In addition to featuring simple instructional 15- to 30-minute videos in which Bon Appétit recipes are prepared in a test kitchen, occupied by experts and filled with every necessary piece of equipment, the YouTube channel has expanded to become a robust Food Network-type destination with series centered around the hosts’ specializations. Among them are Brad Leone, host of It’s Alive (a show about dopiness and fermentation, mostly), Chris Morocco, host of Reverse Engineering (where he recreates a famous recipe from taste and touch alone), Claire Saffitz, host of Gourmet Makes (a show about recreating mass-produced candies and snack foods from scratch), Carla Lalli Music, host of Back to Back Chef (where Music teaches a non-chef celebrity how to cook a dish using only her voice), and Alex Delaney, host of Alex Eats It All (a show about Alex eating everything). Do you get it? Probably not. But maybe I’ve convinced you to give one of them a chance. (Start with Carla’s Sheet Pan Pizza, or maybe the one where Claire tries to make Ferrero Rochers.)
Or watch an early installment of Gourmet Makes in which Claire tries to recreate Skittles from scratch, which has been viewed over 12 million times. It’s 17 minutes of controlled chaos as the hero Claire, ever the anxious optimist, reads ingredients and melts sugar and tests all the candy shell concoctions she can think of until creating what is likely the best approximation of a Skittle one can make outside of a Skittle factory. Like most installments of Gourmet Makes, getting there isn’t half the fun, it’s closer to nine-tenths. To watch Claire try, fail, and then try again until concocting a final product that’s somewhere between “close enough” and “spot-on” is the perfect template for extracting humor, surprise, and actual learning experiences (who knew all things you can do with citric acid!) out of the BA staff.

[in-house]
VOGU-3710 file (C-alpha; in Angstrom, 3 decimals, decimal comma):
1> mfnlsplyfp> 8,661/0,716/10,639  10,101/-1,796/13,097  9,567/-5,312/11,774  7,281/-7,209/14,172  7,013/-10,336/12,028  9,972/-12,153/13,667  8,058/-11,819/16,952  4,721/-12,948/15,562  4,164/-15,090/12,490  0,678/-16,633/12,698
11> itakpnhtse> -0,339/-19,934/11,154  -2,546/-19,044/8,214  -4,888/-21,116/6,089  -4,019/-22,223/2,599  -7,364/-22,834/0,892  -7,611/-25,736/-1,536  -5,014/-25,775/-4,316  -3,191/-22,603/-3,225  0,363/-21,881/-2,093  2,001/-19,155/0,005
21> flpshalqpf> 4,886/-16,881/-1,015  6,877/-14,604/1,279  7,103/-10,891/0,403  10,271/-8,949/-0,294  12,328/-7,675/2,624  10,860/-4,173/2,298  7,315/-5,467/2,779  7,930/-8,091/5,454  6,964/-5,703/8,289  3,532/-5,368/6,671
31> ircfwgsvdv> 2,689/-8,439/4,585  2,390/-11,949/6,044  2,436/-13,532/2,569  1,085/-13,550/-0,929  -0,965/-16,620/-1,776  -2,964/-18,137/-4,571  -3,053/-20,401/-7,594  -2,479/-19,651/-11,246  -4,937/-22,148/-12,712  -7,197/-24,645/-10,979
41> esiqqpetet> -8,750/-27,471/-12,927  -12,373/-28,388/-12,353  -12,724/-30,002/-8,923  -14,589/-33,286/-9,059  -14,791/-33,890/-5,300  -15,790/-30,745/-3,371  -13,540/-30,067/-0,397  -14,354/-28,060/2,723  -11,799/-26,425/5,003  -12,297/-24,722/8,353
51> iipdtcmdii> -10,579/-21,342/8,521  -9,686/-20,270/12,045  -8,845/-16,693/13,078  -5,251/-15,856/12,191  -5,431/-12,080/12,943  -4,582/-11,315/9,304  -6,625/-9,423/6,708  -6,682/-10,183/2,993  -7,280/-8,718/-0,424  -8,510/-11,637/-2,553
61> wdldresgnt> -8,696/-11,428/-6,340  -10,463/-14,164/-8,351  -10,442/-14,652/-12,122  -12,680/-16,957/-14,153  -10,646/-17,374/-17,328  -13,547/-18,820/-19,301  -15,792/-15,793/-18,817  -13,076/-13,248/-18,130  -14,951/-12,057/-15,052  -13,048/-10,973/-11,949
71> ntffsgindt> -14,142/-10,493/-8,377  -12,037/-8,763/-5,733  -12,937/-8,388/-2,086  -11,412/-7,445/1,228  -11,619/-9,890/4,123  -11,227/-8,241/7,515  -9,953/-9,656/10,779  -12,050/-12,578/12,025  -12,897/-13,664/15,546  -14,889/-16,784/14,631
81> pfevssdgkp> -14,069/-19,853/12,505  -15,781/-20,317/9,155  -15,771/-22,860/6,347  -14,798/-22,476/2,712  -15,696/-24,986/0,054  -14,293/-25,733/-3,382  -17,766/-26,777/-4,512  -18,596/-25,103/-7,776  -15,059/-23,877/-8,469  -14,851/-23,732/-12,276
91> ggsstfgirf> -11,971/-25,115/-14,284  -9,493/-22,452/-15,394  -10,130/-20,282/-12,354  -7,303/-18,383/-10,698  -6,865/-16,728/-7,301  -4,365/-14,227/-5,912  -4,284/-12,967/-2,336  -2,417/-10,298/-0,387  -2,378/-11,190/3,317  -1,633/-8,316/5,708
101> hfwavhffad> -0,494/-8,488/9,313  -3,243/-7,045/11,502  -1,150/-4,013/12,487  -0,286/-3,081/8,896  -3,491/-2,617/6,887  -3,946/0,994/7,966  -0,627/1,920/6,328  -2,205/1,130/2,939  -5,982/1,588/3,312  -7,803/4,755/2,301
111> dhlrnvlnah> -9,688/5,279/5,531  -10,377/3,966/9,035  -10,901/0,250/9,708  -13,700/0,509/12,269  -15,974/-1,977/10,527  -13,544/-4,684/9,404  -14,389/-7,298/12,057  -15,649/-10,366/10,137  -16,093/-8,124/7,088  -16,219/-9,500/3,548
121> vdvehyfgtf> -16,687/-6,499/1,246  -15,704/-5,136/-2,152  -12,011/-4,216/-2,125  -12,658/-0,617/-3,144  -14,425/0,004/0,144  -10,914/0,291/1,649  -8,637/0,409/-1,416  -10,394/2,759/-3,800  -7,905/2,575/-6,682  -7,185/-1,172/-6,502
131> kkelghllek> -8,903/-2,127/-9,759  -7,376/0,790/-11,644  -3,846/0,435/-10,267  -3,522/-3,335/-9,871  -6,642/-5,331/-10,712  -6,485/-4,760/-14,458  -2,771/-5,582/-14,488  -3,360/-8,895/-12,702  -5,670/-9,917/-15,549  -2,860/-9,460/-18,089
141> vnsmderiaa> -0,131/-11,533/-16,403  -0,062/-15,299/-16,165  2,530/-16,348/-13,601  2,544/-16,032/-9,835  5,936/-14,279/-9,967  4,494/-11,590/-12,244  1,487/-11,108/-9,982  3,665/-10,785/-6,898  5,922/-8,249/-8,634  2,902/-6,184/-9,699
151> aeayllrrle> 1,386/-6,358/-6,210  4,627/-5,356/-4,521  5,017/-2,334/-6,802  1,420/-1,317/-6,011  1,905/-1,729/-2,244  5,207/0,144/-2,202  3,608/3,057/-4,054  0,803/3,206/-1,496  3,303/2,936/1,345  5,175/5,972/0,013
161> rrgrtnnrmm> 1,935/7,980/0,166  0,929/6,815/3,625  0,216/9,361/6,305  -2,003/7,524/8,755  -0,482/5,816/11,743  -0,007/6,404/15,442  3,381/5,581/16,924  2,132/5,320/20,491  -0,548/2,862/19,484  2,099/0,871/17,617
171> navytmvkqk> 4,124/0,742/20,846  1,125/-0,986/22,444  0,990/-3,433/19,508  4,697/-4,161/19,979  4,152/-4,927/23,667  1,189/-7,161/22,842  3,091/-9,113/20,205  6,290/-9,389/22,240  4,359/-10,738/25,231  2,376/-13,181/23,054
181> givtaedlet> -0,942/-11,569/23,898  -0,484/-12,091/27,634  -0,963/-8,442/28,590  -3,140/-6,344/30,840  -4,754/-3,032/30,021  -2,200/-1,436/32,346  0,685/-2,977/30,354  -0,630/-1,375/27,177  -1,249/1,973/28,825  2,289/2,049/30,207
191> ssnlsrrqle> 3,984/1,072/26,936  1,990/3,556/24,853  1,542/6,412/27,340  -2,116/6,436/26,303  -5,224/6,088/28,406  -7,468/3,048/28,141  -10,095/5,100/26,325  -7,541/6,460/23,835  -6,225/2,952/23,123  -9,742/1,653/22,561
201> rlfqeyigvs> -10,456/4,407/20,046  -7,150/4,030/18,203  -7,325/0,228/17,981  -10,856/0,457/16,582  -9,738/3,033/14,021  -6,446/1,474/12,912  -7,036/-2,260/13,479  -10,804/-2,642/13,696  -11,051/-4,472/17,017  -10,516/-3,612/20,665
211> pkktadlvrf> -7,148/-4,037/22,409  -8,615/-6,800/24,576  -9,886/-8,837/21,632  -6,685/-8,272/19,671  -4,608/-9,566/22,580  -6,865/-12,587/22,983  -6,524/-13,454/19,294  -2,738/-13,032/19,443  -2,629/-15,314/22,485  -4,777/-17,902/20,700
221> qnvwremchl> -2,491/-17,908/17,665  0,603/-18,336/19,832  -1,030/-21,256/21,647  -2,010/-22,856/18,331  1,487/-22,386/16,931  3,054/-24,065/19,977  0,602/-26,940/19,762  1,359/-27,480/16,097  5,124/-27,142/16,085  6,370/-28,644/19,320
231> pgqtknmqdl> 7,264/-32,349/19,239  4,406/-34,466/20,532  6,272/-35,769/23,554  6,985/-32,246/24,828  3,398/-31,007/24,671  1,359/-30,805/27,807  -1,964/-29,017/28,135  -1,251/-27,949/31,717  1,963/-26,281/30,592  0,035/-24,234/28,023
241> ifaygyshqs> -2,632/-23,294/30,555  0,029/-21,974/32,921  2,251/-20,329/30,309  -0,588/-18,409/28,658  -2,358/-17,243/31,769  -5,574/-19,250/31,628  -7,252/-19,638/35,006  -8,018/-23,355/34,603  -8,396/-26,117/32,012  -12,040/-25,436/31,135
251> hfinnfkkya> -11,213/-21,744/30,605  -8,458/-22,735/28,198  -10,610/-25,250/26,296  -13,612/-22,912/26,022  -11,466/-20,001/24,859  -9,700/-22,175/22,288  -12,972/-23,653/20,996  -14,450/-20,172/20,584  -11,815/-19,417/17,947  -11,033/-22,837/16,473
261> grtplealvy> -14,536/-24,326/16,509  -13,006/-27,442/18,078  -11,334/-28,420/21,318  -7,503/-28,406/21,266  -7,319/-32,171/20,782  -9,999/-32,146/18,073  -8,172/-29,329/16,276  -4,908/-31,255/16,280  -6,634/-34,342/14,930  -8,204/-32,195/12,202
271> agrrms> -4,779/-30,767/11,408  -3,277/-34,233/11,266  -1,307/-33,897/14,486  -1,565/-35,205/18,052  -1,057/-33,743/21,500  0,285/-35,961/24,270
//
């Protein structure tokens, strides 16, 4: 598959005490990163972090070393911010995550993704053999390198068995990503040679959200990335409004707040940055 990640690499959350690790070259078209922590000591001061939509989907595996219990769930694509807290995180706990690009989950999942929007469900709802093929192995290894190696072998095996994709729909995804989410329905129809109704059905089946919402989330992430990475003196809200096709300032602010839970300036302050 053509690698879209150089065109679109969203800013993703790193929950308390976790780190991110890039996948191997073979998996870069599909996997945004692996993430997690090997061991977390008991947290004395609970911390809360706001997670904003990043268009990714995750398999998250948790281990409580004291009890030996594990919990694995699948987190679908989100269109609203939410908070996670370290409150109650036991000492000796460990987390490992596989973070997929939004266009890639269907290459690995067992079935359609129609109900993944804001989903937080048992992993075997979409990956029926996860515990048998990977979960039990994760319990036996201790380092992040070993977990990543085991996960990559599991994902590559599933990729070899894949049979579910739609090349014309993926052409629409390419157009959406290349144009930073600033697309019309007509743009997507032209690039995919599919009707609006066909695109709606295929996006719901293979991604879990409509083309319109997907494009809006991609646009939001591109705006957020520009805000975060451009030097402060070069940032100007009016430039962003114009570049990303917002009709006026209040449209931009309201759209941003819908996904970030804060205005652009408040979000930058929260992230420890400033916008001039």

It’s Food Network on Adderall, and there are never too many cooks in the kitchen. Take this interaction between Claire and editor Amiel Stanek, when he happened to walk by as she was maniacally pulling freshly cooked taffy into warm, sticky shreds:
AMIEL: Jesus Christ, Claire, what are you doing?
CLAIRE: I’m making taffy!
AMIEL: No you’re not!
And what did he do next? He started helping her out.